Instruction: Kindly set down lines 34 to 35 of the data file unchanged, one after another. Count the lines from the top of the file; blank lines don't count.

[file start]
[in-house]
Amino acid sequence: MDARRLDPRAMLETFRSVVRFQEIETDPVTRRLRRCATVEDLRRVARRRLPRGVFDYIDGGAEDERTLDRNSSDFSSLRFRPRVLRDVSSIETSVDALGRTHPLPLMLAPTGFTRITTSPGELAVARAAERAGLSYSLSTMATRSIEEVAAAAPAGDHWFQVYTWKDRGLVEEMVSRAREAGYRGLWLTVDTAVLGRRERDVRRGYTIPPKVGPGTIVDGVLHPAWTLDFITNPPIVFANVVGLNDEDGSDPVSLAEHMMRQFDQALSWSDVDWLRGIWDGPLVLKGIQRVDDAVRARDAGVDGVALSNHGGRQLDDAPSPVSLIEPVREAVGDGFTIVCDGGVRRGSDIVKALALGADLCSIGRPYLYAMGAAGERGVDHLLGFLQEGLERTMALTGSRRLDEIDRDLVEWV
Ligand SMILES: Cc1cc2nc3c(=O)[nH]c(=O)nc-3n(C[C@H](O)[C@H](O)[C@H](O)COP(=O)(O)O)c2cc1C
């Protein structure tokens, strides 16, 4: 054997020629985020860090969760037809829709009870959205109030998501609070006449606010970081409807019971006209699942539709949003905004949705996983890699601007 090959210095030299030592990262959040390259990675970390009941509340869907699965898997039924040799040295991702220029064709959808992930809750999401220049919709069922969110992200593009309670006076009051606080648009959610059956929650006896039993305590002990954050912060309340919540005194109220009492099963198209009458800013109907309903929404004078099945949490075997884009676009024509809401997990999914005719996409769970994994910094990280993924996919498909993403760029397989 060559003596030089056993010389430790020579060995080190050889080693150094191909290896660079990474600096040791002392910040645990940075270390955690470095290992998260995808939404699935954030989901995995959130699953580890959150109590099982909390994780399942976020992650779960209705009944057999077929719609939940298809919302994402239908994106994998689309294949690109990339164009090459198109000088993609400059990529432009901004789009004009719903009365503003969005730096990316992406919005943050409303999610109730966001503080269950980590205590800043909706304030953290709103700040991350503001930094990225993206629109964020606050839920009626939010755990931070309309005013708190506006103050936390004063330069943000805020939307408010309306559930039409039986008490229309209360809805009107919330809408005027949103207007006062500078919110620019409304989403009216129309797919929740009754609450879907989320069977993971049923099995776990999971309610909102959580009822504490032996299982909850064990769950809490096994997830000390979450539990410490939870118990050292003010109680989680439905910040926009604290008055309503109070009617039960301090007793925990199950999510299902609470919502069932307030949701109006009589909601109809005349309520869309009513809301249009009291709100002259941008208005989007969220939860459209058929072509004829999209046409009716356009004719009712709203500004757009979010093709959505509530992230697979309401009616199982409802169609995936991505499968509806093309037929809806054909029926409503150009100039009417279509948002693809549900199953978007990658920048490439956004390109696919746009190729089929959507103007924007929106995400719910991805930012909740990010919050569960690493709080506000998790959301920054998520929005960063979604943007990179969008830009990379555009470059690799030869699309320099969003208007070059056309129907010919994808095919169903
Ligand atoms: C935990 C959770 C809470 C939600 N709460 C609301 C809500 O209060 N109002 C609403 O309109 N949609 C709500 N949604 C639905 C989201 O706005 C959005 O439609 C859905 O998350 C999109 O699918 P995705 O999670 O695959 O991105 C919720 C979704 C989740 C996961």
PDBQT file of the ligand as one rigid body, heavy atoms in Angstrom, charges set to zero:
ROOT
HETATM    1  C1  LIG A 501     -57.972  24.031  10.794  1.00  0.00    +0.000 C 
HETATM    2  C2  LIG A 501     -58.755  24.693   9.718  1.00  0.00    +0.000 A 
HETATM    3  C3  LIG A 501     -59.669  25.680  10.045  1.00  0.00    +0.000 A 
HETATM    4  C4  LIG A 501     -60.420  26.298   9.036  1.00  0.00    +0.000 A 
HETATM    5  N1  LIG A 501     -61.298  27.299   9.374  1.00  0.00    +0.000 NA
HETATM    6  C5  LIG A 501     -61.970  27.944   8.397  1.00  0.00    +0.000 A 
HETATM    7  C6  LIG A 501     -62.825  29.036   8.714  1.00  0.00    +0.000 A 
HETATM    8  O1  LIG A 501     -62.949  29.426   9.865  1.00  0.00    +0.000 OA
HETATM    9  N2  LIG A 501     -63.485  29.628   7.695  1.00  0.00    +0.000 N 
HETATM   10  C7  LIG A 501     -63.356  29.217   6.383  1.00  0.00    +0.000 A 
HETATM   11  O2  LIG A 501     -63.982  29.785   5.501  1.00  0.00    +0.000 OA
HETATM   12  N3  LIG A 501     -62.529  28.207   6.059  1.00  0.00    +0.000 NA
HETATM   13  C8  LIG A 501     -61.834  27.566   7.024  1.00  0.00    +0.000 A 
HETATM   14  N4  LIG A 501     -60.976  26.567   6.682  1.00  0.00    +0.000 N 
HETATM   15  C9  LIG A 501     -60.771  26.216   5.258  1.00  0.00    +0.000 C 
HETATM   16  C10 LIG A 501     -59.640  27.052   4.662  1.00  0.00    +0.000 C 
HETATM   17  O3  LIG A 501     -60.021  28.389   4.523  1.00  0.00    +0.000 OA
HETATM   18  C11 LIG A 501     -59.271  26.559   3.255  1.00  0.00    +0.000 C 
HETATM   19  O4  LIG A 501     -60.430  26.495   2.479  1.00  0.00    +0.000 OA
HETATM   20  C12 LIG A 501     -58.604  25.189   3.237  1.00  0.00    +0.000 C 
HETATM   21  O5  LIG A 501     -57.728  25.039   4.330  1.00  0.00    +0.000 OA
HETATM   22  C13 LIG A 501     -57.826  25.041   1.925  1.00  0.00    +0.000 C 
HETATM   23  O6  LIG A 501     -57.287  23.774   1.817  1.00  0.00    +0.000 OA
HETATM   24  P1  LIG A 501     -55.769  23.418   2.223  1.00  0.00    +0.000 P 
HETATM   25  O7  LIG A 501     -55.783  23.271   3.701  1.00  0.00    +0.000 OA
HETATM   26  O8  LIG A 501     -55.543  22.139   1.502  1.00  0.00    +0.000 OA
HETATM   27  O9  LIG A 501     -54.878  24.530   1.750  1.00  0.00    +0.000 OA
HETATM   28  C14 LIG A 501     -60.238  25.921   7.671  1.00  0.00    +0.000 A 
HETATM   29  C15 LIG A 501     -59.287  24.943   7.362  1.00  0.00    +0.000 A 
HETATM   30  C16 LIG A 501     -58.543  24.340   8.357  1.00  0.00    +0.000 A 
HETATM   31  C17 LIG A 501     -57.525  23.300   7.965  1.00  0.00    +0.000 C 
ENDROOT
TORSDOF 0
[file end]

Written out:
HETATM   27  O9  LIG A 501     -54.878  24.530   1.750  1.00  0.00    +0.000 OA
HETATM   28  C14 LIG A 501     -60.238  25.921   7.671  1.00  0.00    +0.000 A 